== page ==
• Kerberos, GSSAPI, and LDAP: Most of us aren't using a Docker container like this in a legacy corporate network.
  • SQLite: It's amusing to me that this build of PostgreSQL depends on SQLite; in fact, this dependency is courtesy of the main Kerberos library.

None of the above is necessary for a working build of PostgreSQL, as my image demonstrates.

Does any of this matter? Maybe not; I might be obsessing over these gratuitous dependencies for no good reason. Still, I felt that this one-size-fits-all approach to packaging was leading to some undesirable waste, and decided to try to eliminate that waste by choosing different tradeoffs.

In particular, I believe glibc has a lot of cruft that isn't necessary in many environments, including most Docker containers. For example:

  • Name Service Switch: Did you even know this exists? A GNU/Linux system uses it whenever you log in or do a DNS lookup.
  • iconv implementation: This implementation of conversion between character encodings is overkill for most modern applications. It adds several megabytes of shared libraries to the base system, and requires a locale definition file just to handle UTF-8 correctly.
  • ONC RPC: Most modern applications, especially the kind that one typically runs inside Docker containers, don't use NFS or other ONC RPC-based services.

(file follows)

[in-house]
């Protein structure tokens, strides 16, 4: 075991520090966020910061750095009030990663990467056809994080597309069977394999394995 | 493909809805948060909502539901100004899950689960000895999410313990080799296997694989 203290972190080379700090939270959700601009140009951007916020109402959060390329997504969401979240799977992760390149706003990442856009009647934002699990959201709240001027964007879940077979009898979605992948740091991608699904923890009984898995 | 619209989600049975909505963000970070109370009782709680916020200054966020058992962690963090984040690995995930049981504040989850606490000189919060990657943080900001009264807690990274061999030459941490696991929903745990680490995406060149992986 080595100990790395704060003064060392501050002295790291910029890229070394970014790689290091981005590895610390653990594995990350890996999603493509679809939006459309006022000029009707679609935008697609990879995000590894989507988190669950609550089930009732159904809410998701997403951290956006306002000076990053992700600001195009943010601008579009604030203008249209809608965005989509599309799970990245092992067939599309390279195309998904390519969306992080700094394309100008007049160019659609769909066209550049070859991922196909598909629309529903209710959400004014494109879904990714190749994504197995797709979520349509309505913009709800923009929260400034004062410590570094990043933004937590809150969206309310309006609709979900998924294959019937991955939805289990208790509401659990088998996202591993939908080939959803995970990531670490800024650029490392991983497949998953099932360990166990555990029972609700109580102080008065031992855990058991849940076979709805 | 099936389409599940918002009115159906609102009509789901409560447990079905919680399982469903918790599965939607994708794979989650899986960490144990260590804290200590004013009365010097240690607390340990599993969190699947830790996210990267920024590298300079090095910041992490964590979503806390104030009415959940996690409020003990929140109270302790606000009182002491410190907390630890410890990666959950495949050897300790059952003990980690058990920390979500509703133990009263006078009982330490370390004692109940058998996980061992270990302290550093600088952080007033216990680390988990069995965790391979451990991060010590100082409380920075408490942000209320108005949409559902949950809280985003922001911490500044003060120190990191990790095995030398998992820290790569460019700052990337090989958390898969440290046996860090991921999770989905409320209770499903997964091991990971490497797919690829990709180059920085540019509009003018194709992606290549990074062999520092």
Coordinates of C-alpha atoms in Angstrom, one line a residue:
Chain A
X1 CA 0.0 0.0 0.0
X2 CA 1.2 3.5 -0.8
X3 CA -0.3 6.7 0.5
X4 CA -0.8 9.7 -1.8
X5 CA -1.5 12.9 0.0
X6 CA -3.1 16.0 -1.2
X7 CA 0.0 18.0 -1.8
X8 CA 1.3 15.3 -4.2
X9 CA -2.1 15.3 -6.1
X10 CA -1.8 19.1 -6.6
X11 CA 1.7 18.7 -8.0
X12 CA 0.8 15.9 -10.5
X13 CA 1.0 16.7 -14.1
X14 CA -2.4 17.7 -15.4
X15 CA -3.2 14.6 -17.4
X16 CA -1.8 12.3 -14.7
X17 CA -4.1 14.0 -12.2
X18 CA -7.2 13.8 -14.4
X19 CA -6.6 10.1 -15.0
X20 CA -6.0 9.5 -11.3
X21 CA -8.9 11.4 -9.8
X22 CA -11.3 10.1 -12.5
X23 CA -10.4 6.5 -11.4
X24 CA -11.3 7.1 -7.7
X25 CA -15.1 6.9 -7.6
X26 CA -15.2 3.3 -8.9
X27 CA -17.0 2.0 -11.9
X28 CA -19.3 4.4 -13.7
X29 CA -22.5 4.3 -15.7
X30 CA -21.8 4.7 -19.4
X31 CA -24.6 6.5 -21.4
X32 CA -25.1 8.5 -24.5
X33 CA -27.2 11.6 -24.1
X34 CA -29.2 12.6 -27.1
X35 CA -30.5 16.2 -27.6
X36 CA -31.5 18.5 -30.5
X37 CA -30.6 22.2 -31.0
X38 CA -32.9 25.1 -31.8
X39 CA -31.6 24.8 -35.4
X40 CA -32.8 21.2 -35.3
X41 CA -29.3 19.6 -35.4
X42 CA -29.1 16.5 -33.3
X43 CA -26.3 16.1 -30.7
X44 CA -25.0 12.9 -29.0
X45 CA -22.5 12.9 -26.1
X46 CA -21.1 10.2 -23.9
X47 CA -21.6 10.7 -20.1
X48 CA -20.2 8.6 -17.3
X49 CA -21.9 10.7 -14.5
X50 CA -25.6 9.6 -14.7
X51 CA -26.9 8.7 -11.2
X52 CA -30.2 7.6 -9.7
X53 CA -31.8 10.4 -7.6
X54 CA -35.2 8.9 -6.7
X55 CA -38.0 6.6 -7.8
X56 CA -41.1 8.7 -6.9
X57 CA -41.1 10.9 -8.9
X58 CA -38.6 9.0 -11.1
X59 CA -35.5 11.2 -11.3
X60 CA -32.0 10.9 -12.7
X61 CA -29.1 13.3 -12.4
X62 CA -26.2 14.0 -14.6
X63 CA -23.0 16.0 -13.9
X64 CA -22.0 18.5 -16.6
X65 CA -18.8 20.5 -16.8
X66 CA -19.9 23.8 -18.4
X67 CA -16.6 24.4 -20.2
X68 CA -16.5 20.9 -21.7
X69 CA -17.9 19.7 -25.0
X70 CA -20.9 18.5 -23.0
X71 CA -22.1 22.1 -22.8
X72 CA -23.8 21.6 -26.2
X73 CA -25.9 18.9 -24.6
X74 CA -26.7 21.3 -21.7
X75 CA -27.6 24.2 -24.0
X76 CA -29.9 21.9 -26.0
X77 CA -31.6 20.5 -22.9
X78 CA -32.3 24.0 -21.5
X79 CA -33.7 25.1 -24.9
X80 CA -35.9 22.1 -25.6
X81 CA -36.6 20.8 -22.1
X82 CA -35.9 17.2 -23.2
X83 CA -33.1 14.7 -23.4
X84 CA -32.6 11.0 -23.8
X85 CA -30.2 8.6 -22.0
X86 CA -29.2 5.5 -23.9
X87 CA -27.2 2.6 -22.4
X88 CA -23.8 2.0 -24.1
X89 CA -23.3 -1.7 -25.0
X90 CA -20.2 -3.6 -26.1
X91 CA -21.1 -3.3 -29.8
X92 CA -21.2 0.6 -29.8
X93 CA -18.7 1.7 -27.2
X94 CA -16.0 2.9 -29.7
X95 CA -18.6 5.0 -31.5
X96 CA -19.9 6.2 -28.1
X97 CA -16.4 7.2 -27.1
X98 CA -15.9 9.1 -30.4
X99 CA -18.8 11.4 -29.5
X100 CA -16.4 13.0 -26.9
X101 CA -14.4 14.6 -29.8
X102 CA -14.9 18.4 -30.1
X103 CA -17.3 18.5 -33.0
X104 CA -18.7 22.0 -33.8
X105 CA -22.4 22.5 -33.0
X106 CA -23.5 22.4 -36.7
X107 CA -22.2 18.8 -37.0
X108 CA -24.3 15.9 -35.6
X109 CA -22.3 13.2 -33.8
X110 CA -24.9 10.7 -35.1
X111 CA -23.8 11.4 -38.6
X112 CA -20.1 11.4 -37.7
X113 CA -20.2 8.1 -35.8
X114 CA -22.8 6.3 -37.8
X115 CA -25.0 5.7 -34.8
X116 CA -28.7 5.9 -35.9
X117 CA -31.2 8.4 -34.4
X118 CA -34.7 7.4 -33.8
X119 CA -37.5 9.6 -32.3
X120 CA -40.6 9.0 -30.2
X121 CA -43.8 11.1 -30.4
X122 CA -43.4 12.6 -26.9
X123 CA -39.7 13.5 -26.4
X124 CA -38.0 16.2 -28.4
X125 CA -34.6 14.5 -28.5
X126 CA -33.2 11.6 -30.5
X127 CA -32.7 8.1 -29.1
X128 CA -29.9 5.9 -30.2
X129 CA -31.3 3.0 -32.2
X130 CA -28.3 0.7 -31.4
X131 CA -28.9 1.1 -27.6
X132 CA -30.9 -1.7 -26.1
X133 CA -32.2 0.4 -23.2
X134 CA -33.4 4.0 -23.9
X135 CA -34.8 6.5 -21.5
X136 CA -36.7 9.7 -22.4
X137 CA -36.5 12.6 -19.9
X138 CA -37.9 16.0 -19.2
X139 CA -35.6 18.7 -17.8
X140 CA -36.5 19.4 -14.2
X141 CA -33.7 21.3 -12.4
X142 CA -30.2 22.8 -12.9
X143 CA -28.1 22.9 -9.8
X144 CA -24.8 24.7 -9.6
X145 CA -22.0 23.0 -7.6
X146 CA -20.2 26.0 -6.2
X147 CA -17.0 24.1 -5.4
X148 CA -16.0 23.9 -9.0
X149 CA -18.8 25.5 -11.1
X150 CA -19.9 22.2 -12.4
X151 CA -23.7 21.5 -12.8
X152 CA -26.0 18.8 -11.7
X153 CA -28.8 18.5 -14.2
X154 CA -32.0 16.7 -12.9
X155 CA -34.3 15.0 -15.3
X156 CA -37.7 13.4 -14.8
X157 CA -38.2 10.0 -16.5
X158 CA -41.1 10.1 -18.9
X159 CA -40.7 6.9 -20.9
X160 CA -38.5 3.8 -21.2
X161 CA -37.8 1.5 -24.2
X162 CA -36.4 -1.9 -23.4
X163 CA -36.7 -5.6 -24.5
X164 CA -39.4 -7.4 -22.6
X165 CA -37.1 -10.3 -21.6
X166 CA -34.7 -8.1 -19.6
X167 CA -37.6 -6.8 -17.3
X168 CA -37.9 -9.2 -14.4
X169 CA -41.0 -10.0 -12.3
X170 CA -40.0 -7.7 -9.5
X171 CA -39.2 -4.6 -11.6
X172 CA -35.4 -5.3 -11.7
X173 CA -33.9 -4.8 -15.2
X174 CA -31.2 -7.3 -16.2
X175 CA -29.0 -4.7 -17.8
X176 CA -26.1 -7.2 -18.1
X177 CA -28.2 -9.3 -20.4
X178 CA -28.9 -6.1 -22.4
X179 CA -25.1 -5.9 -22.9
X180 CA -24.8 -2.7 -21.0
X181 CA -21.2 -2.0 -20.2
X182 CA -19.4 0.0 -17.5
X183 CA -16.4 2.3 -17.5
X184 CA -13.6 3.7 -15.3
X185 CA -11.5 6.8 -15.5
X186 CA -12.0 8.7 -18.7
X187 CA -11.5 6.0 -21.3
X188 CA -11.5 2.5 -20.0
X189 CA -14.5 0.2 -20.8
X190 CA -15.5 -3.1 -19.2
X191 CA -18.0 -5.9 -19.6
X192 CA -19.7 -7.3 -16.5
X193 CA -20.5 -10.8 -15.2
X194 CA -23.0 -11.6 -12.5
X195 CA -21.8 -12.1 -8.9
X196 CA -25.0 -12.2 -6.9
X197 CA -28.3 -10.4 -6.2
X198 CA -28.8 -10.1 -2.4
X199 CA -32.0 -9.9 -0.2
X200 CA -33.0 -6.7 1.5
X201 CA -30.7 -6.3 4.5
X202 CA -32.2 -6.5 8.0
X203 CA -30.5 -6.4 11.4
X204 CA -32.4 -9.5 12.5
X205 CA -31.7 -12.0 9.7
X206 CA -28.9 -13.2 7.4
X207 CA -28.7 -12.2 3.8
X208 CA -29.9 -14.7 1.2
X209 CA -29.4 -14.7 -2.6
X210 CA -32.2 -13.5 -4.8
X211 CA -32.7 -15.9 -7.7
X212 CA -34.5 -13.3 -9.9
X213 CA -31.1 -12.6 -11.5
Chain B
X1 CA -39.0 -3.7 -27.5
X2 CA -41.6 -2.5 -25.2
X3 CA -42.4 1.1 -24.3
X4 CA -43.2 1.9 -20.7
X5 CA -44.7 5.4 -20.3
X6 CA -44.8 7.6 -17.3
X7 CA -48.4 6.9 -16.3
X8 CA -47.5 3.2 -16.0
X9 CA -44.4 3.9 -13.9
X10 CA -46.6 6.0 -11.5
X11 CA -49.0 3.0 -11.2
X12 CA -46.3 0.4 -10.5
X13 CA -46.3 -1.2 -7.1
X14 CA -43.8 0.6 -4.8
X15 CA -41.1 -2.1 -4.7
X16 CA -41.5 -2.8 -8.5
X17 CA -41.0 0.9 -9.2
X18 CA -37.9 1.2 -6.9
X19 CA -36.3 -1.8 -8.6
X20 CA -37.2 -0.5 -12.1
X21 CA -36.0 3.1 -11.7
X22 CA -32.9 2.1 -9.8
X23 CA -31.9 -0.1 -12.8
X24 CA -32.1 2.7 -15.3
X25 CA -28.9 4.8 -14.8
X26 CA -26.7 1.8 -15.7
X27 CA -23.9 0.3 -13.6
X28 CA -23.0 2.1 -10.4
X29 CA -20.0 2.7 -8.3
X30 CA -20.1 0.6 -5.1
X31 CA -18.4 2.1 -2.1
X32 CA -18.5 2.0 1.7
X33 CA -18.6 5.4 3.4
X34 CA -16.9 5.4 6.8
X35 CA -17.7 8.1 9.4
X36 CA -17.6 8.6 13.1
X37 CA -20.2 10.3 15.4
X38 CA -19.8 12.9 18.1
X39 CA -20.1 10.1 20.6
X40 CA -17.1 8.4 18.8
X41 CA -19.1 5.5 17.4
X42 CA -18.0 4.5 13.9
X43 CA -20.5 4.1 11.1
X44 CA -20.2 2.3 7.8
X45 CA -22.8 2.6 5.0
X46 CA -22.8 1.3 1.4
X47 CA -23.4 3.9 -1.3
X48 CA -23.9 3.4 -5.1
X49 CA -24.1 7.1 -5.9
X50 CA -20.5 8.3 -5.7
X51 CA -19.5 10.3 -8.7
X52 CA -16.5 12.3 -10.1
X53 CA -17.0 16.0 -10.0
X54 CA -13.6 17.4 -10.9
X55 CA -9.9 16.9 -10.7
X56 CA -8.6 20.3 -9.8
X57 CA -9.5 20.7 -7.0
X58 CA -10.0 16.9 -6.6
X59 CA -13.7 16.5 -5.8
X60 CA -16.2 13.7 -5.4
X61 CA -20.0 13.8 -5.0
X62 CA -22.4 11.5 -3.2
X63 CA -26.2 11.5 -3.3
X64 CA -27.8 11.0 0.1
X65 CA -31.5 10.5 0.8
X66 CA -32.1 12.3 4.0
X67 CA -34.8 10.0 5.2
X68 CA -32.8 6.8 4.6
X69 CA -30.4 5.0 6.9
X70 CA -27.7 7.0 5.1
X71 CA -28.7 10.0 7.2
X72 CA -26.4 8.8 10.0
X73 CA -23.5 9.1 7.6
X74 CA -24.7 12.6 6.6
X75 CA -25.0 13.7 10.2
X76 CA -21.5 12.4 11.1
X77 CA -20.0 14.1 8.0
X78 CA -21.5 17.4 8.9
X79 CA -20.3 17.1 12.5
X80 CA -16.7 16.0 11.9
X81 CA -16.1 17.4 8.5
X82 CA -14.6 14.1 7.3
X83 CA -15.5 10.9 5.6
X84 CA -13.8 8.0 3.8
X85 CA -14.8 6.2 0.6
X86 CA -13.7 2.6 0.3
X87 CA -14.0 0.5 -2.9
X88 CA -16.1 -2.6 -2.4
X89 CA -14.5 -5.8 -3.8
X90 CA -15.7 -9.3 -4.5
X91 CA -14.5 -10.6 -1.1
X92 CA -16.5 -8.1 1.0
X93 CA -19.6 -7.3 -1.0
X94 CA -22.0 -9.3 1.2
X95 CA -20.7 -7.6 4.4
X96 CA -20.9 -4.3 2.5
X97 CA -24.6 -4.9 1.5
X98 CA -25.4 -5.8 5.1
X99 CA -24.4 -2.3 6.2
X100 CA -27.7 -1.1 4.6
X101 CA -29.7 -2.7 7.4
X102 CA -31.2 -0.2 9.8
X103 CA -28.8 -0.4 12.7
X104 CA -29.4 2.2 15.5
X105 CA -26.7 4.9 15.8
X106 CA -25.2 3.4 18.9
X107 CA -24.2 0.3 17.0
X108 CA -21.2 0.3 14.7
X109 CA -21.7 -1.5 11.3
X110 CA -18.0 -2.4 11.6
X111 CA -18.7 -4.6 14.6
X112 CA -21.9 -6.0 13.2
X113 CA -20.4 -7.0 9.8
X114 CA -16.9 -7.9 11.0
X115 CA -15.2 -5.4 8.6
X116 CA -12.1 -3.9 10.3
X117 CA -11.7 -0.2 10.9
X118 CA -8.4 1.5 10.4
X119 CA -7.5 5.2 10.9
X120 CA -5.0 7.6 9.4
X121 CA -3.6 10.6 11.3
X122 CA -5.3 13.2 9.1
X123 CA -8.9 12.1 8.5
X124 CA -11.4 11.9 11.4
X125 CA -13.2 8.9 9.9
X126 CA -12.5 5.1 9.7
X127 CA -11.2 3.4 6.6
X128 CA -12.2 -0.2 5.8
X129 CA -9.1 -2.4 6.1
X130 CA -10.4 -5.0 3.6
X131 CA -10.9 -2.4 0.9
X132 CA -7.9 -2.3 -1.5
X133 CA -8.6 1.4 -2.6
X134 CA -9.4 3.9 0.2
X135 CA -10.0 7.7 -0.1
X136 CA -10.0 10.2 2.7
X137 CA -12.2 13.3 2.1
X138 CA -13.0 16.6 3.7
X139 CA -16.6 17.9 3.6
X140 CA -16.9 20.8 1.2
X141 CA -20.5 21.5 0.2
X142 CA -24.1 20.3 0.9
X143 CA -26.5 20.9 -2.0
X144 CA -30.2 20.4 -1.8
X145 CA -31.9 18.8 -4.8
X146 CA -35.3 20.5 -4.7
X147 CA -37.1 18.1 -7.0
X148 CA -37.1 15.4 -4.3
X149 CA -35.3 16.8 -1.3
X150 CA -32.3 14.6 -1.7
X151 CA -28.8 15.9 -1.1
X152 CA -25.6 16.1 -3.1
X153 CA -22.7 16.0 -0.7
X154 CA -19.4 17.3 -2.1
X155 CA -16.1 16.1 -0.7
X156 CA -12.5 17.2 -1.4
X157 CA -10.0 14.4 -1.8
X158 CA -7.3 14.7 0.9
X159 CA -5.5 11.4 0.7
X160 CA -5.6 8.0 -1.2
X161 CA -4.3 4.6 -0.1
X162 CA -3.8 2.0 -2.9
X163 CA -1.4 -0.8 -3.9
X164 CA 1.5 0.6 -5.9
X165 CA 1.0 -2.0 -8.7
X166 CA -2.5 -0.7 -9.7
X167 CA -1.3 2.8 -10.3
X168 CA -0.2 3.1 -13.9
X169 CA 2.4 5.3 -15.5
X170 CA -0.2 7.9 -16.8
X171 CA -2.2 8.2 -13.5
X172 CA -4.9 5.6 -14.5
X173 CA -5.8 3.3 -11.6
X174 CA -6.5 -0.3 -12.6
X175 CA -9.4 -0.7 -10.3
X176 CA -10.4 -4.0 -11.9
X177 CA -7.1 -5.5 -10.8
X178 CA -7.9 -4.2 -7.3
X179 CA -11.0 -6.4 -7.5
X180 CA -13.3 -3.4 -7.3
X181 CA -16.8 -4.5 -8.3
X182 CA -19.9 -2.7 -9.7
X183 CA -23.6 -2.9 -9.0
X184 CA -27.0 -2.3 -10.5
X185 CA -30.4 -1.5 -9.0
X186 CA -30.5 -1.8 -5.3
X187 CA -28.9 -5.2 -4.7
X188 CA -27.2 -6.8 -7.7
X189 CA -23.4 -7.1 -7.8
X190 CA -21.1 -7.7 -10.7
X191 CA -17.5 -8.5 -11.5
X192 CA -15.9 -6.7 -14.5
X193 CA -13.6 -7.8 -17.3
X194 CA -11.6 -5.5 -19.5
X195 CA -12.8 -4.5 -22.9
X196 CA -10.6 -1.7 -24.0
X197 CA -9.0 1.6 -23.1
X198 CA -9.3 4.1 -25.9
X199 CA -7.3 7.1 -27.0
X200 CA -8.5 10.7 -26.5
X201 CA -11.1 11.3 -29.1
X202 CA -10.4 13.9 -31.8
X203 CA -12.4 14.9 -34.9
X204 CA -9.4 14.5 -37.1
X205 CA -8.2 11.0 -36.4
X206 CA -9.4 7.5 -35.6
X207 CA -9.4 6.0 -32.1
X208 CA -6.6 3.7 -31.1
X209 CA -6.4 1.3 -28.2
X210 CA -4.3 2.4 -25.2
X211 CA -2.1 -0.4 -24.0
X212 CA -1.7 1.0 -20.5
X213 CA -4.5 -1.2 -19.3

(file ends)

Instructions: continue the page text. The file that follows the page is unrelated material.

And there's probably more that I don't know about or have forgotten. In short, musl libc is much lighter than glibc, yet musl has everything that most modern applications need. musl also emphasizes correctness and robustness more than glibc historically has. So I want to use musl.

I also think the GNU core utilities are overkill for most Docker containers. The coreutils package in Debian Wheezy is about 13 MB. The cp utility alone is 128 kB. By contrast, my whole BusyBox build is 332 kB, statically linked. My BusyBox configuration is spartan (no editor, pager, wget, or command-line editing in the shell), but it's enough for building and running containers.

My final motivation for this project is that in my opinion, downloading packages from the Internet, as most Dockerfiles do, doesn't lead to very trustworthy builds, because these builds aren't deterministic. To me, a trustworthy build should be a pure function of the input source tree and the base image. Ideally, networking should be disabled inside the build-time containers. To achieve this, each top-level source tree needs to incorporate all of its dependencies directly. As far as I know, Git submodules are the best way to do this.


You can learn everything there is to know about the build processes by browsing the Git repositories:

Feel free to ask me questions if anything is unclear.

What needs work?

Some scripts are more or less duplicated between the repositories. I should factor them out into a common repository which all of the others can pull in as another submodule.

The biggest problem is that due to limitations in the Docker build system, the build process for each image can't be done entirely inside one Dockerfile. This means that these images can't be trusted builds. I have some ideas about how this might be rectified, which I've previously raised on the docker-dev group. I plan to contribute a solution.

Finally, I haven't yet built images for any applications this way, only bits of infrastructure.


I doubt that many Docker users will use my images, or join me in building their own images this way, but I think it was a worthwhile experiment, for my own education if nothing else. I hope someone finds this work useful.